Zacchaeus: No Hopeless Cases
Dr. Ray PritchardDr. Ray Pritchard is the president of Keep Believing Ministries, in Internet-based ministry serving Christians in 225 countries. He is the author of 29 books, including Stealth Attack, Fire and Rain, Credo, The ABCs of Christmas, The Healing Power of Forgiveness, An Anchor for the Soul and Why Did This Happen to Me? Ray and Marlene, his wife of 43 years, have three sons-Josh, Mark and Nick, three daughters-in-law--Leah, Vanessa, and Sarah, and seven grandchildren. His hobbies include biking, surfing the Internet, and anything related to the Civil War.
- 2016 Feb 13
“All who saw it began to complain, ‘He’s gone to lodge with a sinful man!’” (Luke 19:7)
Zacchaeus never won the “Most Popular Man in Jericho” award.
He had three strikes against him. Strike one: He took money from hardworking people. That was bad enough. Strike two: He worked for the Romans, which made him suspect to every patriotic Jew. Strike three: He skimmed off some of the money for himself.
So he’s a tax collector working for Rome and lining his own pockets. No wonder people hated him.
Then along comes Jesus who not only calls him down from the tree, but invites himself over for a meal at Zacchaeus’ house. If you had taken a poll that day and asked, “Name the most hated man in Jericho,” Zacchaeus would have been named on 99% of the ballots. Virtually everybody would have said, “This is the worst man in town.” And then you’d ask the second question, “Who is the least likely person to want to see Jesus?” Zacchaeus would once again have been at the top of the list. People had written off this crooked tax collector long ago.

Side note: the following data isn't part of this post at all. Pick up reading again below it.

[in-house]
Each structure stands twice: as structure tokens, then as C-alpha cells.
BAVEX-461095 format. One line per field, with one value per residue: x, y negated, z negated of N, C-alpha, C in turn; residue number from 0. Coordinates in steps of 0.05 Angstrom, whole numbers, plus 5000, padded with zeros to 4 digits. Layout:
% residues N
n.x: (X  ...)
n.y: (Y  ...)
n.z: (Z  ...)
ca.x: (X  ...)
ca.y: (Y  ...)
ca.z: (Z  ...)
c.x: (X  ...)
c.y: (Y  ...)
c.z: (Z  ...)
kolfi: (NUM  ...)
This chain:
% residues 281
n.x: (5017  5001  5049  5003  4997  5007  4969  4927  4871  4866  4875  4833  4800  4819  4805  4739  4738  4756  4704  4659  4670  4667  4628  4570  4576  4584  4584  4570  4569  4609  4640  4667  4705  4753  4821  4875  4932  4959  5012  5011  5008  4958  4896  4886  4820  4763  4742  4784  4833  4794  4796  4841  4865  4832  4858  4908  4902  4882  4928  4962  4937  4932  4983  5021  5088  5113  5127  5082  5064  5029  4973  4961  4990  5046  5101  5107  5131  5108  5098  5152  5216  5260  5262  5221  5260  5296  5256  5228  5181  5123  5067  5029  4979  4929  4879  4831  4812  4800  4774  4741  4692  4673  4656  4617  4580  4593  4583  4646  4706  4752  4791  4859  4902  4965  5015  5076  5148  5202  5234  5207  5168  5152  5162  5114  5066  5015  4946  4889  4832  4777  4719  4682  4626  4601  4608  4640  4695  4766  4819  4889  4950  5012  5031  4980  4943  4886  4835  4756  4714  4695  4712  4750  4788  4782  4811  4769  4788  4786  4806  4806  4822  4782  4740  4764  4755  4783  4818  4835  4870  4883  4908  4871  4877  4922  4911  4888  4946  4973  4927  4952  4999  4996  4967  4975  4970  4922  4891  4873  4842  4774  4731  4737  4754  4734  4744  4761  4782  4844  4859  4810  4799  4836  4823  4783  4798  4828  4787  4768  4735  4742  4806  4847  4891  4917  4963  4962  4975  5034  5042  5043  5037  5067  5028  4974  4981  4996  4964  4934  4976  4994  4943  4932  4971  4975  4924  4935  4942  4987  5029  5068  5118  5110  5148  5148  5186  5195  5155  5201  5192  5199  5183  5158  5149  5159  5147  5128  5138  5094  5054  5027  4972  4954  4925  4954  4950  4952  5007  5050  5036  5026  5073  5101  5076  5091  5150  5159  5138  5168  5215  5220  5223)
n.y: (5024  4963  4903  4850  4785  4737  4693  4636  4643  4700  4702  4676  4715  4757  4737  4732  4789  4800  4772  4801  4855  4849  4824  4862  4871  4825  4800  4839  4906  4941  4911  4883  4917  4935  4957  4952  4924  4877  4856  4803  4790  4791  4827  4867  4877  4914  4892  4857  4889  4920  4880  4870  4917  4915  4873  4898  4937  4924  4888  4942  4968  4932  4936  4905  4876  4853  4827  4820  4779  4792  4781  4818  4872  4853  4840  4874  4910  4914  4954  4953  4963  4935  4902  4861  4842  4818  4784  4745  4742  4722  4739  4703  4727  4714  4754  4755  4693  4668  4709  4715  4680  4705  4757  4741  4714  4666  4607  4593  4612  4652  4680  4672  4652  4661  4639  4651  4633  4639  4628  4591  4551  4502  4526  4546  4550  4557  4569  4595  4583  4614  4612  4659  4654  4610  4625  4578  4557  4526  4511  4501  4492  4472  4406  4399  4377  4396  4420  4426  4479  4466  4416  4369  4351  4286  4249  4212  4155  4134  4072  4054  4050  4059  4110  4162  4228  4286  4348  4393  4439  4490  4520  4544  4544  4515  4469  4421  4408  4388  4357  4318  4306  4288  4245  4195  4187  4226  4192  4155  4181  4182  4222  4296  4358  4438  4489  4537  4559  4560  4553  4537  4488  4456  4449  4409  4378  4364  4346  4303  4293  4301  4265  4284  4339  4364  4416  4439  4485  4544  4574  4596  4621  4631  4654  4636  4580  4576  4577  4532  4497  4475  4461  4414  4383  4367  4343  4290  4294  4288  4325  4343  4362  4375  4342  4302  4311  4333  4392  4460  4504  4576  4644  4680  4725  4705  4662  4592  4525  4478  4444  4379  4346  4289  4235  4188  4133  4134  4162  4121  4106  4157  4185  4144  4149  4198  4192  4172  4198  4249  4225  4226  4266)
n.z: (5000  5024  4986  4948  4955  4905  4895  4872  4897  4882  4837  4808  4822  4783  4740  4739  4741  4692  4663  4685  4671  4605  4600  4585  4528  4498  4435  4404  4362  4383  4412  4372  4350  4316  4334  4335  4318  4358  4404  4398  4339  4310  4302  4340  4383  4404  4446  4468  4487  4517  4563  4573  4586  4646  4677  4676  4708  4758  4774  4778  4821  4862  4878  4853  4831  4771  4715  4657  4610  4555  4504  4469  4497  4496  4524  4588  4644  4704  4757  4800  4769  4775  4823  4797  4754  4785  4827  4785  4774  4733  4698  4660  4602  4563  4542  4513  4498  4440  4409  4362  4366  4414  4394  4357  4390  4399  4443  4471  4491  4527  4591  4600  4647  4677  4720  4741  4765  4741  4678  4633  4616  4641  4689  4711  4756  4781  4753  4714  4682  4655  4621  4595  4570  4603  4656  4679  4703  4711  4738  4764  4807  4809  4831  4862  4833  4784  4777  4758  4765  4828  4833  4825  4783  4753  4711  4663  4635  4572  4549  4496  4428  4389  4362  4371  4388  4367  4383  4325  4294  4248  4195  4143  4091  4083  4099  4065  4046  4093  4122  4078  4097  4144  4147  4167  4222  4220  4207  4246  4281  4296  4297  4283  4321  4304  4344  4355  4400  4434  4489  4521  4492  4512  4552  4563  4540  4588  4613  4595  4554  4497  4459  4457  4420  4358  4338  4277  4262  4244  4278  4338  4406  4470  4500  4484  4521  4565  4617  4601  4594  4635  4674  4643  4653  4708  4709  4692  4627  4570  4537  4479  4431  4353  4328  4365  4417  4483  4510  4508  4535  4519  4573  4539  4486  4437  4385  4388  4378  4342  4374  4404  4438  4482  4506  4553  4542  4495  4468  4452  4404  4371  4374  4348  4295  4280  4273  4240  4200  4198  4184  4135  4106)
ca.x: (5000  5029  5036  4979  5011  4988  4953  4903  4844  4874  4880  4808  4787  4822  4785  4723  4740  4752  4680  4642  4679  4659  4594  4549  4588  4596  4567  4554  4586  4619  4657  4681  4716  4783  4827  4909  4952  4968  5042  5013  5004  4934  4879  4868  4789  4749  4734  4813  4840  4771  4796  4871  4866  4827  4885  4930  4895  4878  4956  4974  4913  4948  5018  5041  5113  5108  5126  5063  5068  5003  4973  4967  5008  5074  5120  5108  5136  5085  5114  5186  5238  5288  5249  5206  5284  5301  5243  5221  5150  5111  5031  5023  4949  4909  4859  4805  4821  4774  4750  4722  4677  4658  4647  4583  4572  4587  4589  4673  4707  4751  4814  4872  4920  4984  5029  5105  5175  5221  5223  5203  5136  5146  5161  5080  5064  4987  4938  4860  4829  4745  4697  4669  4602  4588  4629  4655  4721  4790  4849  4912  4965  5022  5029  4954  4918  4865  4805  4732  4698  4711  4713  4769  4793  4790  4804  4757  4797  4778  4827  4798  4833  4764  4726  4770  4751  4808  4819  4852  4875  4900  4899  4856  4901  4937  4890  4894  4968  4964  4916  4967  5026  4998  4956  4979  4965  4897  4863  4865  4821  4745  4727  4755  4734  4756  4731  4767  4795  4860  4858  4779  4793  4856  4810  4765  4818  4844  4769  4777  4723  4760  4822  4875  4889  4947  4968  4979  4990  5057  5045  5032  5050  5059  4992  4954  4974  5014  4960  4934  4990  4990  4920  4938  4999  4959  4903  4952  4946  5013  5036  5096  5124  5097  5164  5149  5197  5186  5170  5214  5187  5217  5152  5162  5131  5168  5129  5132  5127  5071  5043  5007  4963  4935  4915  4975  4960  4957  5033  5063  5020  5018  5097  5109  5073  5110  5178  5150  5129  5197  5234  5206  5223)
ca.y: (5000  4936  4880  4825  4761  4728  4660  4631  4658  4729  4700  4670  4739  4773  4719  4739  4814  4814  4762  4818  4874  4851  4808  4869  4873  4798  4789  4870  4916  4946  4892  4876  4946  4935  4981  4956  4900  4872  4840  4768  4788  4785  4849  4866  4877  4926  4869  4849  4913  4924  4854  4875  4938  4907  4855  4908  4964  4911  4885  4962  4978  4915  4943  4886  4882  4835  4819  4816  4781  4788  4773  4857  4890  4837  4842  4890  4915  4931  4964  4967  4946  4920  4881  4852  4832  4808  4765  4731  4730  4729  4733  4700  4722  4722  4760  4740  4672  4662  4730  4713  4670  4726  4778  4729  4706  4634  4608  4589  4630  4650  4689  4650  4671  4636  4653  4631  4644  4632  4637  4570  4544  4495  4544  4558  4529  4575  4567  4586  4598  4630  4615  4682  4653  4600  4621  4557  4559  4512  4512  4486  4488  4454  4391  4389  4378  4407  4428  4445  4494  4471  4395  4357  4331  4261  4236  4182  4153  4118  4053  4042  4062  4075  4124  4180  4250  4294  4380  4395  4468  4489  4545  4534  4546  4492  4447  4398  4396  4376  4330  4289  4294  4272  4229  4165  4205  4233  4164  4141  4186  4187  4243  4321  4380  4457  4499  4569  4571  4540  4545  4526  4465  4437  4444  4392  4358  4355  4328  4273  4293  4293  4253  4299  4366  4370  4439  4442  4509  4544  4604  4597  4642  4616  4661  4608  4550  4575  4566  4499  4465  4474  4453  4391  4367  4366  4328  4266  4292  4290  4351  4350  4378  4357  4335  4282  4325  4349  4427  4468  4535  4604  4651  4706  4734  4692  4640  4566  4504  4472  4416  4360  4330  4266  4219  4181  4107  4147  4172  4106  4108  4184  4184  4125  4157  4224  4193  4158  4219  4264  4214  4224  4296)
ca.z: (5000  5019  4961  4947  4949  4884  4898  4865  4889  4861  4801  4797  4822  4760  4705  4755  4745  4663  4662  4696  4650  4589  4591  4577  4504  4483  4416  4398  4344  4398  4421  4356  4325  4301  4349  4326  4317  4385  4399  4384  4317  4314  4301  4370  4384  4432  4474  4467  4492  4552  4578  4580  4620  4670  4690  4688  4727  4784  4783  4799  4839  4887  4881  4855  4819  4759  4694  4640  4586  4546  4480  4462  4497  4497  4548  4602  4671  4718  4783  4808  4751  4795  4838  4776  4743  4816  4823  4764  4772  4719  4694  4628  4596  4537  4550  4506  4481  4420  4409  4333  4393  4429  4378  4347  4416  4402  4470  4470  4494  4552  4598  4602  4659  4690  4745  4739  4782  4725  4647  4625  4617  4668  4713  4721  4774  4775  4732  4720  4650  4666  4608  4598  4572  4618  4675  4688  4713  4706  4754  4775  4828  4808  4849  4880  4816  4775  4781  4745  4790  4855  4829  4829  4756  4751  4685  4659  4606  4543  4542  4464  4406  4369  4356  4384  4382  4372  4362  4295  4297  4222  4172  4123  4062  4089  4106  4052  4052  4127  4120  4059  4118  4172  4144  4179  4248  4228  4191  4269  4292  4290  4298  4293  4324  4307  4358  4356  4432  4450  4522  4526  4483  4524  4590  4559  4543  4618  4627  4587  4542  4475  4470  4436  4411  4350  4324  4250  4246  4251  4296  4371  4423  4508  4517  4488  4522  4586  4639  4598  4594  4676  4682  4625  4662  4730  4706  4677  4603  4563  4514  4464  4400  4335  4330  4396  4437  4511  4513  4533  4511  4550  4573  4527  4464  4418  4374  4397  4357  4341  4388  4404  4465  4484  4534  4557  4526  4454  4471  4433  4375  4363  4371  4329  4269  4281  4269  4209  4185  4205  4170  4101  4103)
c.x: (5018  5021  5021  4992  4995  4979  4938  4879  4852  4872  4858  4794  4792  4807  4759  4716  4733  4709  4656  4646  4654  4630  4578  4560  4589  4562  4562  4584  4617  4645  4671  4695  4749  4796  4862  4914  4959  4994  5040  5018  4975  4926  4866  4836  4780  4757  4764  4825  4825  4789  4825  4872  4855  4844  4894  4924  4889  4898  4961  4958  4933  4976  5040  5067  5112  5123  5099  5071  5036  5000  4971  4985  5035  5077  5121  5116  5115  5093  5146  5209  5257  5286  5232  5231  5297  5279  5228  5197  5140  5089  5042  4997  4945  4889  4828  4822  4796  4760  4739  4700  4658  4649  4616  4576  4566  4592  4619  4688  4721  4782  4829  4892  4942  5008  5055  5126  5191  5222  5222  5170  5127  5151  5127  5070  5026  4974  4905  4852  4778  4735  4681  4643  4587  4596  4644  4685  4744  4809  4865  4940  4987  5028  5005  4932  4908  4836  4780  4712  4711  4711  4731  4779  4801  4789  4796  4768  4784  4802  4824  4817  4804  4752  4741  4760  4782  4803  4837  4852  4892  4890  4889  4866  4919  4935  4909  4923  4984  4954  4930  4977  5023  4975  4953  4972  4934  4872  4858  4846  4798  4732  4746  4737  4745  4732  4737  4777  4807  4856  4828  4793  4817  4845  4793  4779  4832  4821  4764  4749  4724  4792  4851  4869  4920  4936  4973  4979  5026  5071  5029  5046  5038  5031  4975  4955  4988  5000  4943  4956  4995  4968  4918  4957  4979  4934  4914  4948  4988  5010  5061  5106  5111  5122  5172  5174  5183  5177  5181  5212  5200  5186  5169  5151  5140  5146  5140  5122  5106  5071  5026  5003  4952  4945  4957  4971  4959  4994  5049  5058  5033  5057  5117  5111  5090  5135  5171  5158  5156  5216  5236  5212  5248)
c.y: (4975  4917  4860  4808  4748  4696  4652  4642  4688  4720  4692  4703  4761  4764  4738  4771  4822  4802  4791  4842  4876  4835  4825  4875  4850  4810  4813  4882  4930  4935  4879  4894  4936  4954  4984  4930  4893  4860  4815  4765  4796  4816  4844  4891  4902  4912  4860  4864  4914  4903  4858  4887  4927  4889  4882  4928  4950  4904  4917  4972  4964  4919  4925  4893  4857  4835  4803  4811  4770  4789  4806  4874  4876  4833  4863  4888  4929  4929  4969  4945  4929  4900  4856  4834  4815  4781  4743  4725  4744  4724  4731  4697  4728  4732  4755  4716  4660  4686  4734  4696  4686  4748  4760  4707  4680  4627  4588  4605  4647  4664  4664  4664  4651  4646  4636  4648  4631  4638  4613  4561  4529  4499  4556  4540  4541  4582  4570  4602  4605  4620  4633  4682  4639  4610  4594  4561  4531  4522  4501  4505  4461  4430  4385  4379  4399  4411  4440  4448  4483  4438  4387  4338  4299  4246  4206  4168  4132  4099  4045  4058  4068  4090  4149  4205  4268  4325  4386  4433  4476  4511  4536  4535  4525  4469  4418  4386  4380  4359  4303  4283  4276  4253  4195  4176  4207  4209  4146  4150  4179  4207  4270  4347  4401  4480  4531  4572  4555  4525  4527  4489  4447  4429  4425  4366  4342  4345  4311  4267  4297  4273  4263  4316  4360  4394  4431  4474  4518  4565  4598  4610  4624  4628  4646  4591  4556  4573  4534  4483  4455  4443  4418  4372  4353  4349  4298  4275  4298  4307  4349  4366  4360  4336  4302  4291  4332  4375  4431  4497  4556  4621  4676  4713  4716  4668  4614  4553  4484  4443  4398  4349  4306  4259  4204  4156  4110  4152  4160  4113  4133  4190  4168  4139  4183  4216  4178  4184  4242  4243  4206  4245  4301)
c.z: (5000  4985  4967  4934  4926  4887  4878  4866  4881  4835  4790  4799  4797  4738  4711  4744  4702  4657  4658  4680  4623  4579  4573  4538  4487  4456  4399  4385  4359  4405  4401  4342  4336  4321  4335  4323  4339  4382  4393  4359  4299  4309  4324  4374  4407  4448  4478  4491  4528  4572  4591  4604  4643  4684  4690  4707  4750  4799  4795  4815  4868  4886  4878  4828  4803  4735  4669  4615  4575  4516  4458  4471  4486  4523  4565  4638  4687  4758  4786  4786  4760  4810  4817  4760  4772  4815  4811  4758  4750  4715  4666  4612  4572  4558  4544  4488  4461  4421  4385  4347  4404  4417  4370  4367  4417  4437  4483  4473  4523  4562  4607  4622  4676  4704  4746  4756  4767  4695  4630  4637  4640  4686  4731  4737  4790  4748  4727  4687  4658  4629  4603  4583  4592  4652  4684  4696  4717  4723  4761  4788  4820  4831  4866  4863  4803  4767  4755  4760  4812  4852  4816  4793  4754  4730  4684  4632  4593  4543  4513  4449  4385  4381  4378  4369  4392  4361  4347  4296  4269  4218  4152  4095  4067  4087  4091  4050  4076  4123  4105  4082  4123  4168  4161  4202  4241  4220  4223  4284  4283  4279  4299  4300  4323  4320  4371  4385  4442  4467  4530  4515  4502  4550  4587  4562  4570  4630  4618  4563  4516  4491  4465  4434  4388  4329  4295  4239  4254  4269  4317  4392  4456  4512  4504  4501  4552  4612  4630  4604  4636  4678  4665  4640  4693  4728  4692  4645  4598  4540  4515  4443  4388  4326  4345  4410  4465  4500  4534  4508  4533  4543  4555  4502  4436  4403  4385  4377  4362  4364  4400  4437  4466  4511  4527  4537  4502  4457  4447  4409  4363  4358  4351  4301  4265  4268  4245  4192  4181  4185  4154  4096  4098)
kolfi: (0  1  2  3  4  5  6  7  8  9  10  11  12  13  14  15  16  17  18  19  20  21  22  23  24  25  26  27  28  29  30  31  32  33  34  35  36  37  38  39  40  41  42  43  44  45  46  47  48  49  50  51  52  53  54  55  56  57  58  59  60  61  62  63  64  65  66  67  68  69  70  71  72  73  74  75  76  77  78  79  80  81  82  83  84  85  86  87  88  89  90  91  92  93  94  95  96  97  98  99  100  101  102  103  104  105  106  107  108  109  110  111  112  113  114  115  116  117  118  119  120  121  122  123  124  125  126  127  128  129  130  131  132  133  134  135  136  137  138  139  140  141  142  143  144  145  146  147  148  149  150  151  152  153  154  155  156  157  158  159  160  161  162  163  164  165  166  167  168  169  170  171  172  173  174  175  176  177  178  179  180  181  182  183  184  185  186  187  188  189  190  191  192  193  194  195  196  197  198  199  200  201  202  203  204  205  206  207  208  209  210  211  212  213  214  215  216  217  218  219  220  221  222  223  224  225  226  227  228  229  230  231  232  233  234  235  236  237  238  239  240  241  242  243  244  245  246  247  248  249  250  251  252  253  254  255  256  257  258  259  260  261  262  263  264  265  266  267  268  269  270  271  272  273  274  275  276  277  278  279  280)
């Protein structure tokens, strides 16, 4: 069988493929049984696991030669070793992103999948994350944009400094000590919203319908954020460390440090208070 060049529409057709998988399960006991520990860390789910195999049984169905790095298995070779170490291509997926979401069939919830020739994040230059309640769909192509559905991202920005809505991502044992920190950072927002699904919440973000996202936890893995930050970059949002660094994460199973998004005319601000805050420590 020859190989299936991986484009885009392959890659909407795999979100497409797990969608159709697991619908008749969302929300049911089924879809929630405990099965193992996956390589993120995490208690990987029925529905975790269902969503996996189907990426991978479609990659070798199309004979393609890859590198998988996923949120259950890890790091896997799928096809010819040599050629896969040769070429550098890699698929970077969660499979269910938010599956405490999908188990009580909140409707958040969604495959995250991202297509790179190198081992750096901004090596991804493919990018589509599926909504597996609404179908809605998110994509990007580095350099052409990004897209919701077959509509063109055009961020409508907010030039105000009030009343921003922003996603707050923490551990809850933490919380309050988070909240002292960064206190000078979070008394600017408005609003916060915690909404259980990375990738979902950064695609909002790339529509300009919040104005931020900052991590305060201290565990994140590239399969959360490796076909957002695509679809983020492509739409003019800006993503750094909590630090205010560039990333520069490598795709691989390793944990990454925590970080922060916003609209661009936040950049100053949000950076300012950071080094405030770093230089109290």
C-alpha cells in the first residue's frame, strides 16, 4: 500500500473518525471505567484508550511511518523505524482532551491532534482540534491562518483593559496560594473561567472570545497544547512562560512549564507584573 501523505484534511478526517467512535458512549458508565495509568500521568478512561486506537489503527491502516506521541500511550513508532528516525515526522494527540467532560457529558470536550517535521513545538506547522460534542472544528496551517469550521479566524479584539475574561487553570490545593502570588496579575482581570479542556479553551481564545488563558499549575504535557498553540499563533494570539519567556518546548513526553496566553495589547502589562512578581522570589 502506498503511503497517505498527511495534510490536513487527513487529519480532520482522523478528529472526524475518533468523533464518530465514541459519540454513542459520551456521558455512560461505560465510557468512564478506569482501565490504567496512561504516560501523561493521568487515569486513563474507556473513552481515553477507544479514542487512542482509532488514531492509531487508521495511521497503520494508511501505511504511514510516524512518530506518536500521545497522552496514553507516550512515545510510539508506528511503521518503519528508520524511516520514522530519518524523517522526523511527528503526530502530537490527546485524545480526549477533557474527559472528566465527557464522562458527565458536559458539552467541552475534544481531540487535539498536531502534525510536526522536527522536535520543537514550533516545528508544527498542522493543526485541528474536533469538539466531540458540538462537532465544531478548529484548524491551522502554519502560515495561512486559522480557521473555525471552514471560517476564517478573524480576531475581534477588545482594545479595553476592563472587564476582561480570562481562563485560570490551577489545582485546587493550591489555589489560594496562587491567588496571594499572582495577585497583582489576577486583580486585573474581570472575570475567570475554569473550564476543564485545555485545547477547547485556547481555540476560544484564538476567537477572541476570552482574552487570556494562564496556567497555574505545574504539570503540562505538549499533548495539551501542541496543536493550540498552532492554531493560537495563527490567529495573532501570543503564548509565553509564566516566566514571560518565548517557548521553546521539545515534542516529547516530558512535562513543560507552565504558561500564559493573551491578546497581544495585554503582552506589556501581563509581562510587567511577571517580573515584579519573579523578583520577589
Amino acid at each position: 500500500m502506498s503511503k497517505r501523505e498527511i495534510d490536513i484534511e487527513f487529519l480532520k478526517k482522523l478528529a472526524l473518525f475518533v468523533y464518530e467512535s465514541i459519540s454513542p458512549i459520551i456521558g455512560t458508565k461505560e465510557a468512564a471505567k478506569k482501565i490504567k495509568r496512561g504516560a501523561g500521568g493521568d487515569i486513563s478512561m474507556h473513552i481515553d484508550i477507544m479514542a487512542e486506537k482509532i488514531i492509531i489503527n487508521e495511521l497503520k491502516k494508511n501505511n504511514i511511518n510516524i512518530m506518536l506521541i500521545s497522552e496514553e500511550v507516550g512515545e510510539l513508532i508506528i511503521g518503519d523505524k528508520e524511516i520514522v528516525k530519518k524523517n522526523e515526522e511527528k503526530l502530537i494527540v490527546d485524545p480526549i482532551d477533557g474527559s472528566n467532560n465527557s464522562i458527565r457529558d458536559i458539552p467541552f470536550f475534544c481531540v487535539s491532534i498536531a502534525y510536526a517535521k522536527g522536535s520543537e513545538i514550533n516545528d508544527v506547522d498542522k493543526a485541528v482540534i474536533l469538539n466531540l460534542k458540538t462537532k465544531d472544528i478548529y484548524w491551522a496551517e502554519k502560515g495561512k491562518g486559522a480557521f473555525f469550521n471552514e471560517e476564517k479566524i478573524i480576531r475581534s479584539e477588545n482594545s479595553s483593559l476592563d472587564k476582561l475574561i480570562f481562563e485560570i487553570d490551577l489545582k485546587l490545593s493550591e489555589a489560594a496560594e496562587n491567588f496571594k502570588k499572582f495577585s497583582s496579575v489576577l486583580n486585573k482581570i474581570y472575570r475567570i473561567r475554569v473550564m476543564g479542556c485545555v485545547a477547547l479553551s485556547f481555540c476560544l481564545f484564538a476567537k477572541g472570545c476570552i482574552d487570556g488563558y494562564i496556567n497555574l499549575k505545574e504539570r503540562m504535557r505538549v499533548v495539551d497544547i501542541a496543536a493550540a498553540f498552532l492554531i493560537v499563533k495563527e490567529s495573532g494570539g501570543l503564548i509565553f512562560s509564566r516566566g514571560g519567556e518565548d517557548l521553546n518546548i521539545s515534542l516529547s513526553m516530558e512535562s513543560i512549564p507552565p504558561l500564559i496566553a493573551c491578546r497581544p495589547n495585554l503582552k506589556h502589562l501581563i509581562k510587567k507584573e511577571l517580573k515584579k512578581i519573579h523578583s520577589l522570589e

Sometimes we get discouraged when we share the gospel. We think our friends and loved ones are never going to listen. We try to share Christ at work. We try to share Christ with our friends and our neighbors. We try to build bridges. We try to get to know people who don’t know the Lord. We get discouraged when they don’t respond quickly. Sometimes they go months and years without responding at all. We look at them and conclude that they are hardened to God. Zacchaeus reminds us not to jump to hasty conclusions. If you had looked on the outside, you would have written him off because society had written him off. But all along the Holy Spirit was working, waiting for the day when Jesus would pass through Jericho.
Thank God, there are hungry hearts everywhere. Just because you don’t see the signs on the outside doesn’t mean that on the inside your friends and loved ones haven’t climbed up in a tree to see Jesus as he passes by. On the outside it may not look like anything is happening, but on the inside God is at work.
Evidently Jesus stayed at his home. No wonder people got upset. Religious types often get offended at the people Jesus chooses to be his followers. Isn’t it true, then as now, that some people are offended by the fact that our Lord loved to be with the worst of sinners?
There are no hopeless cases with Jesus. He’s not ashamed to hang out with drunkards and prostitutes and crooked tax collectors. Here’s a real shocker: He’ll even spend time with religious people if they want to spend time with him.
I’m glad Jesus hung out with Zacchaeus. If there’s hope for him, there’s hope for me too. We all get to heaven the same way: the free grace of God.
You never know when Jesus may find another Zacchaeus up a tree.
Thank you, Lord, for amazing grace that saved a wretch like me. Help me to keep believing for those who don’t know you yet. Amen.